Afghanistan’s Taliban have rejected as “baseless propaganda” American concerns that al-Qaida, or militants linked to the Middle East-based Islamic State terrorist group, maintains a presence in the South Asian country.
Taliban spokesman Zabihullah Mujahid made the assertions at a news conference in Kabul just days after the Islamic State’s regional affiliate, ISIS-K, claimed responsibility for a string of deadly bomb attacks over the weekend targeting Taliban fighters in eastern Nangarhar province.
Mujahid’s remarks also follow recent warnings by U.S. intelligence officials that al-Qaida and Islamic State operatives were making their way back to Afghanistan, emboldened by the Islamist Taliban takeover of the conflict-torn nation five weeks ago.
The Taliban spokesman denounced the bombings in Nangarhar. He said his ruling Islamist group was determined to stem the violence and does not see ISIS-K as a significant threat.
“You will witness for yourself that these will be the last attacks they have carried out and they will not be able to conduct them in the future.”
Mujahid asserted Tuesday that militants operating in Afghanistan in the name of ISIS-K have no ties to those fighting in Syria and Iraq.
“Daesh [Islamic State] has no physical presence here, but it is possible some people who may be our own Afghans have adopted Daesh ideology, which is a phenomenon that is neither popular nor is supported by Afghans,” he said, using an Arabic acronym for the Middle East-based terror outfit.
ISIS-K also claimed responsibility for a suicide bomb attack at Kabul airport last month that killed 13 U.S. service members and nearly 170 Afghan civilians who had crowded outside the airport gates.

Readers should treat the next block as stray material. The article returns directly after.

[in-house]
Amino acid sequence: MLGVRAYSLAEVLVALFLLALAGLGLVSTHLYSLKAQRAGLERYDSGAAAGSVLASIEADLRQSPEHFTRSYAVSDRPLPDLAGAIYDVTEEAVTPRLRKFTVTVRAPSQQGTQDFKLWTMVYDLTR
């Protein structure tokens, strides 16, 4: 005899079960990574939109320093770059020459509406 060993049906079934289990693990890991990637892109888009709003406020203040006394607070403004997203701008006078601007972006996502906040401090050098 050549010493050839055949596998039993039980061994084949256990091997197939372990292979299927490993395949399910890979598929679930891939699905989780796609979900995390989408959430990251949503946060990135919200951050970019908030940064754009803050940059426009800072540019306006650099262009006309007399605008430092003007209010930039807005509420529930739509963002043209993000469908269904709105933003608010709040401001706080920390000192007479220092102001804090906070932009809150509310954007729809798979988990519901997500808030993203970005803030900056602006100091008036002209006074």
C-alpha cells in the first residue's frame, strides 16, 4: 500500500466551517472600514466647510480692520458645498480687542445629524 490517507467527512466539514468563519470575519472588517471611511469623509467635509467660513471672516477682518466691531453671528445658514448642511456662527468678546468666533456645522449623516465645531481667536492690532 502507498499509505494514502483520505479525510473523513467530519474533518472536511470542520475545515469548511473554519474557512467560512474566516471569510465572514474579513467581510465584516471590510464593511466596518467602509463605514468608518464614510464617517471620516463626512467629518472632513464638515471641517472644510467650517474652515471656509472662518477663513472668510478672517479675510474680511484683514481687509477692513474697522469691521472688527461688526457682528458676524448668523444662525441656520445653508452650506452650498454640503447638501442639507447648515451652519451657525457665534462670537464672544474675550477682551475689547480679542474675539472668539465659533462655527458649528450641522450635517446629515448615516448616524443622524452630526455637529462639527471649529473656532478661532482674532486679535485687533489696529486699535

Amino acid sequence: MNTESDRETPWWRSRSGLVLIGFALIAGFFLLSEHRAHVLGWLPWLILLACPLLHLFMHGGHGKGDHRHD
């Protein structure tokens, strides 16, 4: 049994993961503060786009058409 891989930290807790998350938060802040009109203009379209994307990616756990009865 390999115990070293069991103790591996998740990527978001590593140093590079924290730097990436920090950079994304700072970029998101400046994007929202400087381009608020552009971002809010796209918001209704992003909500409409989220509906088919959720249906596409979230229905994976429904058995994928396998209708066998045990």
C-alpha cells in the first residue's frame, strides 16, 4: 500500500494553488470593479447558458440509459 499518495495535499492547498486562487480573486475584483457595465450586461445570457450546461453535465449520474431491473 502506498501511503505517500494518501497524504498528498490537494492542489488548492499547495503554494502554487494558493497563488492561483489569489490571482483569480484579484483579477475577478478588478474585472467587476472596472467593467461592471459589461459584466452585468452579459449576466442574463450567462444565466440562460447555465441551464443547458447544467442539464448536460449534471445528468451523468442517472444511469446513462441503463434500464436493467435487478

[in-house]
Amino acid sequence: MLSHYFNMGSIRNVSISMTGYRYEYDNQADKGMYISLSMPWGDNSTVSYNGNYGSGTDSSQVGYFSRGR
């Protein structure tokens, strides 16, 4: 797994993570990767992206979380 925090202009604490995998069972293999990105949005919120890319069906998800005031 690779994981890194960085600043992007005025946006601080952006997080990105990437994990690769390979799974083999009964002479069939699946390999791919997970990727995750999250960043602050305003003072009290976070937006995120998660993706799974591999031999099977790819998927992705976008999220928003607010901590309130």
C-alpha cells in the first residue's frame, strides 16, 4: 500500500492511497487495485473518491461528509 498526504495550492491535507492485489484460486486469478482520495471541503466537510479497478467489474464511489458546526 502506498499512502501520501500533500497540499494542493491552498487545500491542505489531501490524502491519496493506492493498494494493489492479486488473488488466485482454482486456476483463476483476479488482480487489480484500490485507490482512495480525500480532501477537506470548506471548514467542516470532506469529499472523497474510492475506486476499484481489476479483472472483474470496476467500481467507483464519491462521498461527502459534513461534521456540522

Al-Qaida in Afghanistan
Central Intelligence Agency Deputy Director David Cohen said last week that the U.S. is “already beginning to see some of the indications of some potential movement of al-Qaida to Afghanistan.”
“But it’s early days,” Cohen told a panel discussion at an intelligence summit outside of Washington. He warned that al-Qaida could reconstitute in as little as a year. “We will obviously keep a very close eye on that.”
But Mujahid denied those assertions.
“These concerns about foreign militants or anyone linked to al-Qaida being present in Afghanistan are misplaced and they are expressed for the sake of propaganda only. We don’t see anyone in Afghanistan who has anything to do with al-Qaida,” said the Taliban spokesman.
“We have given commitment to the world and to America, as well that we will not allow anyone to use Afghan soil to harm or threaten any country. This is a principled position and we strictly stand by it because it is also in the interest of Afghans,” Mujahid added.
Since ousting the U.S.-backed government in Kabul last month, the Taliban have been under pressure to deliver on counterterrorism pledges and renounce ties with al-Qaida, the terrorist group Washington says organized the September 11, 2001, strikes on America from the then -Taliban-ruled Afghanistan.
The attacks provoked the United States and its Western allies to swiftly invade the country and removed the Taliban from power for refusing to hand over the al-Qaida planners.
The Taliban regained power in Kabul after all U.S.-led NATO forces withdrew from Afghanistan, and the government and its military collapsed in the face of increased attacks by the insurgent group.
Male Taliban Cabinet
Mujahid addressed Tuesday’s news conference mainly to announce an expansion in the Taliban’s two-week-old caretaker government, but failed to name any women to the all-male cabinet of about 60 members.
He insisted the Taliban government represented all Afghan ethnicities, saying women will be added to the cabinet at a later stage but did not say when. The spokesman again urged the United Nations, the U.S., the European Union, and other countries, as well as Afghanistan’s neighbors, to recognize the Kabul government.
Also, several key Taliban Cabinet members are blacklisted by the U.S. and U.N., preventing countries from dealing directly with Kabul.
Washington and other countries maintain they will judge the Taliban by their actions, and that recognition of a Taliban-led government would be linked to the treatment of women and minorities, among other concerns.
The demand stems from fears the Taliban may try to reimpose their hardline Islamist rule the group enforced in Afghanistan when it was in control of most of the country from 1996 to 2001. A brutal justice system, the barring of women from work and public life, and girls from receiving an education, marked Taliban rule during that time.